No brainer: if people don't know that what they're buying has X included, then they didn't buy it because of X.
     
  9. Rachael B

    Rachael B Producer

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    If it wasn't for Sony's gross mishandling of the format, SACD could be synonymous with CD compatibility. I've heard some folks on this suggest that Sony should be offering SACD units for cars. Well, if their SACD's were hybrids it wouldn't matter so much that they don't, or don't yet. It's really a plain shame that Sony invented SACD and not some other company. Other companies could market it better. Sony makes the same marketing mistakes over and over, again and again.

    There are alot of folks out there that won't buy Sony products too. Player offerings from other manufacturers are just too few. That's proably due to Sony greed and shortsightedness...? I believe it is. If Pioneer offered a stand-alone SACD player of equivalent quality of a Sony unit I would choose it, proably.

    As much as I like SACD, on Sony's present course, I expect that in 5 years SACD will be another failed Sony format. I expect audiophile labels to stille be where I might be stille buying my discs from? I hope I'm wrong! But hey, this is Sony we're talking about.

    It proably was smart for ABKCO to distance themselves from Sony's baloney?
     
  10. KeithH

    KeithH Lead Actor

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    If we consider the installed base of CD players versus SACD players, there is no way anyone could say that sales of the Rolling Stones remastered discs is a feather in SACD's cap, even if the outer packages mentioned SACD capability. I am quite confident that most people buying the remastered Stones discs have no idea what SACD is and don't care either. Look how popular the Stones are. I am a huge proponent of SACD based on its clear improvement over CD, but I cannot allow my interest in SACD to cloud my judgment. The reality of the situation is that SACD is still a niche format and the CD is ubiquitous. I'm sure that the use pattern of Stones remastered discs being sold reflects this.
    SACD is in a Catch 22 of sorts in trying to gain mass acceptance. Many here, myself included, would desparately like to see Sony produce hybrid discs. The key arguments for such a move on Sony's part are twofold. For one thing, many of us can play our hybrid discs in our cars, on our computers at work, in our portable players, at our non-SACD-compliant friends' houses, etc. Secondly, it has been said that hybrid discs will get SACD into more people's hands. The hope is that people will buy hybrid discs, become curious about this SACD thing, and buy a player. The problem is, why would most people bother? They are perfectly happy with CD. CDs sound great to them. Their portable players, computers, and car players play CDs but don't play SACDs, so what's the point of SACD? The hybrid discs play in their CD and/or DVD players at home (hopefully), so why do they need an SACD player? For these reasons, hybrid discs might not further the SACD format. Hybrid discs of major artists may do little for the format. Hybrid discs shouldn't hurt SACD, but they may not help it either.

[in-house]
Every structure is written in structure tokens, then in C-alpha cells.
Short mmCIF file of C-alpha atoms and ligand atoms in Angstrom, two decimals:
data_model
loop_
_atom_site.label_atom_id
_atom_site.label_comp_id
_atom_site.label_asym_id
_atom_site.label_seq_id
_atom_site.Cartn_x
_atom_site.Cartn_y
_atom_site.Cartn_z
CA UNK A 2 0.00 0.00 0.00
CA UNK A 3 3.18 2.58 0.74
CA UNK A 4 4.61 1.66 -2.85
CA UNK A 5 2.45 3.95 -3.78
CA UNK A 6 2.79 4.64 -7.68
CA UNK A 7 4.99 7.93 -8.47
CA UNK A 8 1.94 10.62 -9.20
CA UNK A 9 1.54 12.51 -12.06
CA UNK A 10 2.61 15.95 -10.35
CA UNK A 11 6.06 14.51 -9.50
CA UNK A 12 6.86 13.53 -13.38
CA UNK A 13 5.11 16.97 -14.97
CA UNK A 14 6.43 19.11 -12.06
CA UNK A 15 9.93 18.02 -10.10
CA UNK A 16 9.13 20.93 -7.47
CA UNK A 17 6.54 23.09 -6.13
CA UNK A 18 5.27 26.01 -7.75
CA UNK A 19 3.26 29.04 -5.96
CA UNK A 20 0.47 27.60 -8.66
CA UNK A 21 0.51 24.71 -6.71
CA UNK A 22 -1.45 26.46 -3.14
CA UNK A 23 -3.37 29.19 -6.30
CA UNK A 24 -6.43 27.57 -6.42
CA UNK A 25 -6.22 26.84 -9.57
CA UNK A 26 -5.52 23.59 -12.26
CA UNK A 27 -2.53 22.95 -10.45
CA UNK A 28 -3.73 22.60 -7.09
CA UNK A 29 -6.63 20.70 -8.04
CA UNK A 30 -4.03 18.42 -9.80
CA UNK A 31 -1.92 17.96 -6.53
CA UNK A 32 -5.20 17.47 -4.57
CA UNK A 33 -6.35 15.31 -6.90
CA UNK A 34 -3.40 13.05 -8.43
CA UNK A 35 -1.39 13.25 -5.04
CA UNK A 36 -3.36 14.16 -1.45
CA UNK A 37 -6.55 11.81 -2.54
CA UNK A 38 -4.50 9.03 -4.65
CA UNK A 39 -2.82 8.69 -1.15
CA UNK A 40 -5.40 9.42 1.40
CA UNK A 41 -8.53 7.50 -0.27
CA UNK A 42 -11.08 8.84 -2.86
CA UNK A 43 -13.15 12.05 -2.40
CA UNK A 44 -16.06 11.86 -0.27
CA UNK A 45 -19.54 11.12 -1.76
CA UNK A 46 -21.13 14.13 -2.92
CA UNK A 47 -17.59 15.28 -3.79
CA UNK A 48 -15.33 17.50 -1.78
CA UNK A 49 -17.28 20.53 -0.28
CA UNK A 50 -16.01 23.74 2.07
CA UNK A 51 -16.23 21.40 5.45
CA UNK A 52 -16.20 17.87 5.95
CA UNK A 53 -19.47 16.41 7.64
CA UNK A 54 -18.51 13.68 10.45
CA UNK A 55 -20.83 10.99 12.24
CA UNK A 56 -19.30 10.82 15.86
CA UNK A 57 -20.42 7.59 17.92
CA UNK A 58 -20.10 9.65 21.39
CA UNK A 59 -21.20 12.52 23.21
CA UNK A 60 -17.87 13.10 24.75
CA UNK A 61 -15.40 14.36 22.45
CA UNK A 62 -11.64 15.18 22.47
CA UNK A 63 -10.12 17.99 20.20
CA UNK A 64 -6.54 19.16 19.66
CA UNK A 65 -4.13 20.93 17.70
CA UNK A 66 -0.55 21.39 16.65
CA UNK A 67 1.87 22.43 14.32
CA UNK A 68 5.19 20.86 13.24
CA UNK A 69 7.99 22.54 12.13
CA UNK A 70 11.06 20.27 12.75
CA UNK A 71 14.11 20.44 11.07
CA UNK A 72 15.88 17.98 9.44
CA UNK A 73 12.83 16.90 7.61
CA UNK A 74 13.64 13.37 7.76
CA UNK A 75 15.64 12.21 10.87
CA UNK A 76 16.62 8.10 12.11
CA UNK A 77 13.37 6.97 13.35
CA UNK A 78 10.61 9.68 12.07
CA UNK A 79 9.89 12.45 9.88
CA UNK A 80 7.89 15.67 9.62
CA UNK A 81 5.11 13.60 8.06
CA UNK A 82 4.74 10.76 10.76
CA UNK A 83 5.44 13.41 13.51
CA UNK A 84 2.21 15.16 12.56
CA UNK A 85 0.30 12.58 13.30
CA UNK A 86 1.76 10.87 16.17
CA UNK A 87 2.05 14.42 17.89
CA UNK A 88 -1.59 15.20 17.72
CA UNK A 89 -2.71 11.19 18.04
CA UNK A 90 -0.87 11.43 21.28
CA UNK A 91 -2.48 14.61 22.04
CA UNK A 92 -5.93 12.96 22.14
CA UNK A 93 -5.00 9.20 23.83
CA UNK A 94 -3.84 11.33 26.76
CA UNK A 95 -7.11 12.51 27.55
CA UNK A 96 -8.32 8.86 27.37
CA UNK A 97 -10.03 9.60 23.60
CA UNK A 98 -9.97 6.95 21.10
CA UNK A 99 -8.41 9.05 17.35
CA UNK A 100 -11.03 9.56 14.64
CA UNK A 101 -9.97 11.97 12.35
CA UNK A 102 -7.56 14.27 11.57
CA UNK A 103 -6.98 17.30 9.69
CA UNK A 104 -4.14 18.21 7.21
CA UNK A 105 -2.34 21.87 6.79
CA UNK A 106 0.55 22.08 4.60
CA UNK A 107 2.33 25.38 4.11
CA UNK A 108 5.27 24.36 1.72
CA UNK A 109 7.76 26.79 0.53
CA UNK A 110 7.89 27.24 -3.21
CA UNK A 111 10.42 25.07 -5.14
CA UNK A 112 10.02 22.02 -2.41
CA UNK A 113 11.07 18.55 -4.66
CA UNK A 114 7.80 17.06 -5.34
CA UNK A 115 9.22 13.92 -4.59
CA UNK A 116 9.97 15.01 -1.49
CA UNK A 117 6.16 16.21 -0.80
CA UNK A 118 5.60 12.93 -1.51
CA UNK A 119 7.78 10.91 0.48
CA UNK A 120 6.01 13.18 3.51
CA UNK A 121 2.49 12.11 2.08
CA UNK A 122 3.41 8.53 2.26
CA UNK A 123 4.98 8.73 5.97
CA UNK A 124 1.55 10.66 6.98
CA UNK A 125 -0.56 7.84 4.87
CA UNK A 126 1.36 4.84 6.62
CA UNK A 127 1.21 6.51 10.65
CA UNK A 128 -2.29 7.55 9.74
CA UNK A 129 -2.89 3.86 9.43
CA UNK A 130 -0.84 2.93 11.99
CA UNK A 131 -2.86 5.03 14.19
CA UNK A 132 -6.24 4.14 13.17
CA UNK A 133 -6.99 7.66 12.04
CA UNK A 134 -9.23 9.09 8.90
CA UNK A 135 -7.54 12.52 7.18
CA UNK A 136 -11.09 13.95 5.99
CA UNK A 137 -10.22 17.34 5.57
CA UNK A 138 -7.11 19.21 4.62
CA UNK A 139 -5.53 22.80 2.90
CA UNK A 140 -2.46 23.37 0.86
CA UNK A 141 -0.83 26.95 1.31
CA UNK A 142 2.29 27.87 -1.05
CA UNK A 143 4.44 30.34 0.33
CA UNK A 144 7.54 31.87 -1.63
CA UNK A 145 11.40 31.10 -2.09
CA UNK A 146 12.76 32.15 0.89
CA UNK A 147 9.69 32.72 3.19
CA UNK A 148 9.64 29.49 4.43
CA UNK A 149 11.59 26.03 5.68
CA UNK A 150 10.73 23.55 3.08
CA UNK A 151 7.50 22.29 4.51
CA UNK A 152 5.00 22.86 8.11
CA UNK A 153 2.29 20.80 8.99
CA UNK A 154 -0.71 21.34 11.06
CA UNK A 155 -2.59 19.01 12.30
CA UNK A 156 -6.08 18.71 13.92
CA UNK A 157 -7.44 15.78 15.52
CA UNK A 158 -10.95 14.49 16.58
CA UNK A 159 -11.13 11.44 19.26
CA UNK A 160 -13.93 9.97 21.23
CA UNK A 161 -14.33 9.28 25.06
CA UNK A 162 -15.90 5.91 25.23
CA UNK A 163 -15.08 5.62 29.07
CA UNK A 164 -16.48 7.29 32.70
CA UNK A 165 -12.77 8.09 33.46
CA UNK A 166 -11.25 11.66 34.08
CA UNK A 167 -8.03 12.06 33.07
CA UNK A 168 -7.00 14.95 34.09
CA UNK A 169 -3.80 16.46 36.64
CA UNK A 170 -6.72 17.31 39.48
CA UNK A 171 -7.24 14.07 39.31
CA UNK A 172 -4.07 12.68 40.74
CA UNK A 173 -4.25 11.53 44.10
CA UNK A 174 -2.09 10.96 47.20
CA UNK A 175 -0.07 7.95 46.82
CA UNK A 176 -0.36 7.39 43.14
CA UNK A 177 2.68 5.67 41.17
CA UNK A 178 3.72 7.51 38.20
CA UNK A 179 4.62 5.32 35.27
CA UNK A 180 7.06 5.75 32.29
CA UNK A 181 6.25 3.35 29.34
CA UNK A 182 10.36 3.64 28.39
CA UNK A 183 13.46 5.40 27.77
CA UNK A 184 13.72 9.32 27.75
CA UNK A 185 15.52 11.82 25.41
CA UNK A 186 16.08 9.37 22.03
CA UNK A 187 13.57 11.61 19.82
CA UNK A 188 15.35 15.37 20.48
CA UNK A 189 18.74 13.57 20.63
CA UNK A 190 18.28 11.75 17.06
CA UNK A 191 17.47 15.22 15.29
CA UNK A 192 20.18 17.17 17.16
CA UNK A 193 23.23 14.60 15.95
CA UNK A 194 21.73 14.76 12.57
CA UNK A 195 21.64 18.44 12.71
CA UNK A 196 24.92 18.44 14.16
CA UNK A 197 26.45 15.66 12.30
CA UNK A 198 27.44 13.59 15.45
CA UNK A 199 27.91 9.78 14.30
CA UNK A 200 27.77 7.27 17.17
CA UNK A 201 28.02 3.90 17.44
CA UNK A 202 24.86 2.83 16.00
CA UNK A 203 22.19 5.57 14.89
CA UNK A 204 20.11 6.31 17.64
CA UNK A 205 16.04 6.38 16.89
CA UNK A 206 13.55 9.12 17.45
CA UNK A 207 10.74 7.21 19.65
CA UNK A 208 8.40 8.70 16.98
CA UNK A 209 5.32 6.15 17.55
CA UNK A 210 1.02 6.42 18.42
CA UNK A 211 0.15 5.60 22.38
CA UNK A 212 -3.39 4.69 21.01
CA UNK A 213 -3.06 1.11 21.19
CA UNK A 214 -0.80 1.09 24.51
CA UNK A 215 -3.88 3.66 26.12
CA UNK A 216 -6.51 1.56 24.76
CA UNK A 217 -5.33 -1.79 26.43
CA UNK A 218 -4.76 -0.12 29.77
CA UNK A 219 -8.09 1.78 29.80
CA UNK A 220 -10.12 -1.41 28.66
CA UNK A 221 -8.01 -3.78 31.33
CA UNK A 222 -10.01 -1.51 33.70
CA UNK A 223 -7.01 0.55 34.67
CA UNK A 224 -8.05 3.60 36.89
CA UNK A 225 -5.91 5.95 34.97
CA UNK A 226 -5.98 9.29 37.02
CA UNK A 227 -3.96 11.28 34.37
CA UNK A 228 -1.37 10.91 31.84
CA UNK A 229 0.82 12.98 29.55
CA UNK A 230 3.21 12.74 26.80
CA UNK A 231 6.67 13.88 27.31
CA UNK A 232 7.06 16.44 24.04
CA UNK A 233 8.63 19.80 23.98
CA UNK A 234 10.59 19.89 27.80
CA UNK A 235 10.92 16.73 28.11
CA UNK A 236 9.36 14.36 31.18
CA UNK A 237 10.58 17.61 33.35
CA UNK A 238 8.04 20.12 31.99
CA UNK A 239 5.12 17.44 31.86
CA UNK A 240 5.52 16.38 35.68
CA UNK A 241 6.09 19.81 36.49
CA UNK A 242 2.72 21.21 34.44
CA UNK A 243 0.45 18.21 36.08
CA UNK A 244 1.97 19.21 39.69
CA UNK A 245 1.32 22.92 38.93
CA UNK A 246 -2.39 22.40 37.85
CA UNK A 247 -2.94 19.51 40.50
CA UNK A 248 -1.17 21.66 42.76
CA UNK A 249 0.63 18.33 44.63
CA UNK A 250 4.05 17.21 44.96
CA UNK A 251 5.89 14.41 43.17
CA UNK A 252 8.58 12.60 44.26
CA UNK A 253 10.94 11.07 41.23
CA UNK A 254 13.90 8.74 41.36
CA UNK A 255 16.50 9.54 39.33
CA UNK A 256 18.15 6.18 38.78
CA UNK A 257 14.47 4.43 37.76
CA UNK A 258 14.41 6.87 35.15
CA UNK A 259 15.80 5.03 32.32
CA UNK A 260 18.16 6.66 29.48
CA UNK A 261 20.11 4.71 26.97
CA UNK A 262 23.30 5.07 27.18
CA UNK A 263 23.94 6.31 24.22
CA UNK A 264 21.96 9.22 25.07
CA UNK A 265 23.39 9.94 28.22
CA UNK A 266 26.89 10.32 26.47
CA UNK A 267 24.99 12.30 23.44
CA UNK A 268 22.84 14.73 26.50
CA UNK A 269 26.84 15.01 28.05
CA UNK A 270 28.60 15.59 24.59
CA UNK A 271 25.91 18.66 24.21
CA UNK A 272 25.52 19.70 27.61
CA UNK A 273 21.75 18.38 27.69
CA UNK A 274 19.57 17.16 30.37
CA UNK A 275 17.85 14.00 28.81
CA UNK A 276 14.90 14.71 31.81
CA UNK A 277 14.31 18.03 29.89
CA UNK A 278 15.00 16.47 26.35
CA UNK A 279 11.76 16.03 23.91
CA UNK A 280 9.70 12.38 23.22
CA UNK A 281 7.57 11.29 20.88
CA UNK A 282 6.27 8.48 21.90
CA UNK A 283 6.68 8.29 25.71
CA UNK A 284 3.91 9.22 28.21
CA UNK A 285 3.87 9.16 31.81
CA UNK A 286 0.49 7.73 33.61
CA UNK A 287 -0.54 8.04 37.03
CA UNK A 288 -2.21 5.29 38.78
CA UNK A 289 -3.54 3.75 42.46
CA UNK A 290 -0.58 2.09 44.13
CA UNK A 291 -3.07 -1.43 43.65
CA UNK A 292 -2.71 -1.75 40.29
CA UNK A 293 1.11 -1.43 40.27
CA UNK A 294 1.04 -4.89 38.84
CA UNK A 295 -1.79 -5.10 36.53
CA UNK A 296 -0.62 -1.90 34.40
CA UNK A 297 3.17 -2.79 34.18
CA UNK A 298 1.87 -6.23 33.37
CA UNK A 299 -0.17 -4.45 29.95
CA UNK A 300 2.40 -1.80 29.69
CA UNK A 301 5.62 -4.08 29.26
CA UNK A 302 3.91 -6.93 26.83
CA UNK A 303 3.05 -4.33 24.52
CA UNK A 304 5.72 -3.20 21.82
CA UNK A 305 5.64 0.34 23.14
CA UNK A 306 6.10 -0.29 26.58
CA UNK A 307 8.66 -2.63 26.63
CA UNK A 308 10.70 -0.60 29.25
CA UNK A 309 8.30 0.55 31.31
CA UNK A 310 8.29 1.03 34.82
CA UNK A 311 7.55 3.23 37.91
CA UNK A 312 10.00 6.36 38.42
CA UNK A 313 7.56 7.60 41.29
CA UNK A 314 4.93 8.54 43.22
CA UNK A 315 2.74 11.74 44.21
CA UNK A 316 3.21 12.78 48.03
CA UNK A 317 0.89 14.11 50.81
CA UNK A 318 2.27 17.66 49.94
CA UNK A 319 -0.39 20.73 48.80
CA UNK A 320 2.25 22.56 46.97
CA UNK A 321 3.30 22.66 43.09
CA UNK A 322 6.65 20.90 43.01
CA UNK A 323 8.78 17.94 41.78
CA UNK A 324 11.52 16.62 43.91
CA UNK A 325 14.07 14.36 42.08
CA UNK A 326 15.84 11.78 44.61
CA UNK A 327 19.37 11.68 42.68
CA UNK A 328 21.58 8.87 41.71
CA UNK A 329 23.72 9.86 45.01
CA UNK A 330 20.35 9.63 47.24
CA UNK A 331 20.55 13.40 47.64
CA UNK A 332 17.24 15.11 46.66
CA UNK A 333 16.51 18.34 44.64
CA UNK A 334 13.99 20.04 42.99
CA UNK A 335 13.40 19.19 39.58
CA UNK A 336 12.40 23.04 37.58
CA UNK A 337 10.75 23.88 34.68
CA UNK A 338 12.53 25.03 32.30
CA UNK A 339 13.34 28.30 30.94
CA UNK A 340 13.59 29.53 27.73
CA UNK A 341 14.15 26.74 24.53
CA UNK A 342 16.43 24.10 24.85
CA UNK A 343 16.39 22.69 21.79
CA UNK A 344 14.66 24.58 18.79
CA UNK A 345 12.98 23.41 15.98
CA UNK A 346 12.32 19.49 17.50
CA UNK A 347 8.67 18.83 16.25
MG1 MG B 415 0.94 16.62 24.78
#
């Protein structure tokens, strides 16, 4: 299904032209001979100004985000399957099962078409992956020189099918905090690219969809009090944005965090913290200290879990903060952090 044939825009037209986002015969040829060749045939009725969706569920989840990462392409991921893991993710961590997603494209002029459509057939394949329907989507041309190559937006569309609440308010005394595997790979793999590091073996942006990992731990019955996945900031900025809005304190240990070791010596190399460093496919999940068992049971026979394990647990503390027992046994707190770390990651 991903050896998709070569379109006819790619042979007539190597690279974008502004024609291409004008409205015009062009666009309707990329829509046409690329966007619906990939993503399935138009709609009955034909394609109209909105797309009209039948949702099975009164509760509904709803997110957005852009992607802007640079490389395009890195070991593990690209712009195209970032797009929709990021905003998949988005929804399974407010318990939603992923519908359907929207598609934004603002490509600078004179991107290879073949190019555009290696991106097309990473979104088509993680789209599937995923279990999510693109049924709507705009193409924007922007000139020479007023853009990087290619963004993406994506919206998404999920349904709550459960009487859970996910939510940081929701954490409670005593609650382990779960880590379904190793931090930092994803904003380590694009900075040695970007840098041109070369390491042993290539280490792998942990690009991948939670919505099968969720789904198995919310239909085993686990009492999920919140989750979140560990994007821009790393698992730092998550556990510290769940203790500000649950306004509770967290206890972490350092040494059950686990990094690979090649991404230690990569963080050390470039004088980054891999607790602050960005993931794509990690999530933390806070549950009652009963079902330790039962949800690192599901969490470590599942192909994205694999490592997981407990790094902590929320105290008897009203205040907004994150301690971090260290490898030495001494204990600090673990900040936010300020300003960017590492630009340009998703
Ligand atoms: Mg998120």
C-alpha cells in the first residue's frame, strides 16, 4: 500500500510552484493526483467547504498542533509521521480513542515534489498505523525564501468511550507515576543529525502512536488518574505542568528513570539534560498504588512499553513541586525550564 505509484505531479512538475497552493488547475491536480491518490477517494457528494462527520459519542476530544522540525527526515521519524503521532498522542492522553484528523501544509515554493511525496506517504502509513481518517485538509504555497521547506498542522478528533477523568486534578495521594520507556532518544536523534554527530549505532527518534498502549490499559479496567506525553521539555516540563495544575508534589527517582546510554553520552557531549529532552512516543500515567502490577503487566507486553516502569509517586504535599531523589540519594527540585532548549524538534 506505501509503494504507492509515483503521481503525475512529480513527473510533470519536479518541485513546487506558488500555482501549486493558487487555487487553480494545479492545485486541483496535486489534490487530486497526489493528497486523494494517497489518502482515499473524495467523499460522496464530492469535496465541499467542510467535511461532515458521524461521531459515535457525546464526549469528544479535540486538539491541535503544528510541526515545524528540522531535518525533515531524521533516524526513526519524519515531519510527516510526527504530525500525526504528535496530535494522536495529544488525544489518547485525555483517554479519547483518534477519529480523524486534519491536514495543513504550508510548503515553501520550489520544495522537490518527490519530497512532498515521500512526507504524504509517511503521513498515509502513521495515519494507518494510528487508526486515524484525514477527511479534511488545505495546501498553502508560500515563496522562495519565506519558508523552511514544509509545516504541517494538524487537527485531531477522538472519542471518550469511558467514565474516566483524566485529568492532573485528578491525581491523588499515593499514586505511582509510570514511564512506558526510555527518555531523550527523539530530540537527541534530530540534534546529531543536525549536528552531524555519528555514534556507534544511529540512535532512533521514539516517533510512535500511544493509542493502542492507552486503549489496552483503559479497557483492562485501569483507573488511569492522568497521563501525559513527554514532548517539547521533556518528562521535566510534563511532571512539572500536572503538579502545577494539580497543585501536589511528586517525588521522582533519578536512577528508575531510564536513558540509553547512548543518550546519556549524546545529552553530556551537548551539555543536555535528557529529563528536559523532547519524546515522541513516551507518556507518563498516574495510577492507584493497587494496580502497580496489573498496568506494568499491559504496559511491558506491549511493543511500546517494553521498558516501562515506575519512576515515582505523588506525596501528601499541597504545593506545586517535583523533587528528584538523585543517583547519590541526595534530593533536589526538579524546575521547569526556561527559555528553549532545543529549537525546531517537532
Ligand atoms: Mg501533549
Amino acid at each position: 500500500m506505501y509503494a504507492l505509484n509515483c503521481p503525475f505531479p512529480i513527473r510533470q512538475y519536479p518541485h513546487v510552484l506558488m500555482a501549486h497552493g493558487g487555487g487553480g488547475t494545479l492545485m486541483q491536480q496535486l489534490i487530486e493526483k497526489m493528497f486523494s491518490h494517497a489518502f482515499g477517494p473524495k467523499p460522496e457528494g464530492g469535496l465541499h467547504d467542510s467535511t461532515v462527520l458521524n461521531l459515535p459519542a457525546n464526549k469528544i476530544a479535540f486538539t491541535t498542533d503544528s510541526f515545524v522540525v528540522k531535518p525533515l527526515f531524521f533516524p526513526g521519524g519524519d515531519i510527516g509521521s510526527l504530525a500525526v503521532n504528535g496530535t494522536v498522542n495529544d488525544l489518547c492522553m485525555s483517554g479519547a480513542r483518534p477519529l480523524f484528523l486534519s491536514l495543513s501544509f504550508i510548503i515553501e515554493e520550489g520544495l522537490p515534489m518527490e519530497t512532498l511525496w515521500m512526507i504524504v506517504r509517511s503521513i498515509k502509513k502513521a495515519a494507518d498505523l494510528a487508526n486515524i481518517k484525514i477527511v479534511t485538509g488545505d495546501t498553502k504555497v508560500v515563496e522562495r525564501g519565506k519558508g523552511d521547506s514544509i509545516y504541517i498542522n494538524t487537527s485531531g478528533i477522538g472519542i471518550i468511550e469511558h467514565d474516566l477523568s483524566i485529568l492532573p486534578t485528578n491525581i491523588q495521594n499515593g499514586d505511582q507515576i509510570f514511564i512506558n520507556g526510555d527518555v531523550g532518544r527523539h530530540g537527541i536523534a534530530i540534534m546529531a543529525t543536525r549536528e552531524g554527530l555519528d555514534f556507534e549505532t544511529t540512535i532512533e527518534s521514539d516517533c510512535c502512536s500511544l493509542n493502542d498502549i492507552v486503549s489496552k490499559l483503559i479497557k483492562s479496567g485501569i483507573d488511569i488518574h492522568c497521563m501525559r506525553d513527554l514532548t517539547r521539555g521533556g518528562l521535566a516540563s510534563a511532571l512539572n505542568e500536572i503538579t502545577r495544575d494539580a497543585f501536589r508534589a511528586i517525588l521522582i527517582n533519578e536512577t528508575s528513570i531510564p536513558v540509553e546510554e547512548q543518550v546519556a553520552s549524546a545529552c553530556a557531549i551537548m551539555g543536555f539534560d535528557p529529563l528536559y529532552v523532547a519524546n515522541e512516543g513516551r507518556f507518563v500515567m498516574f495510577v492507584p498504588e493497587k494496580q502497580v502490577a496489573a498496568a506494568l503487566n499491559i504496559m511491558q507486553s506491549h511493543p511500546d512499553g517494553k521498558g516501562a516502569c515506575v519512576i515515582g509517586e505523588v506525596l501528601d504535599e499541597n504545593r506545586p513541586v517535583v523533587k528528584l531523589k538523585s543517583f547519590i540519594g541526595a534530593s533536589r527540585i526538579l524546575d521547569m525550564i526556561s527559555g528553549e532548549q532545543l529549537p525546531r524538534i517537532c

If the Stones remasters had been released as single-layer SACDs, a la Sony's way of doing things, it would have been interesting to look at sales relative to the original ABCKO CDs, which presumably would have remained in print, over several months. Perhaps word spreading about the incredible sound quality of the SACDs would entice more people to buy an SACD player, if they cared about sound quality in the first place. The hybrid discs we have of the Stones offer CD layers that are far superior to the original ABCKO CDs, so many people might find themselves perfectly happy with the CD layers and will see no reason to buy an SACD player, as I said before.
    While Sony has been vilified for issuing single-layer SACDs, doing so is the only way that it can truly gauge the growth of the format. Obviously, hybrid discs that replaced the existing CDs would mean increased sales of SACDs, but it might not translate at all into success of the SACD format.
    SACD has a long road ahead of it. Advertising the format on the outer packages of the Stones discs would help, but would not bring the masses over to the format. Frankly, I'm not sure anything will. If the Beatles catalog is released on single-layer SACDs (i.e., with no CD layers) and no remastered CDs are issued separately, we might have something.
    By the way, DVD-Audio has a long road ahead of it too.
    [/rant] [​IMG]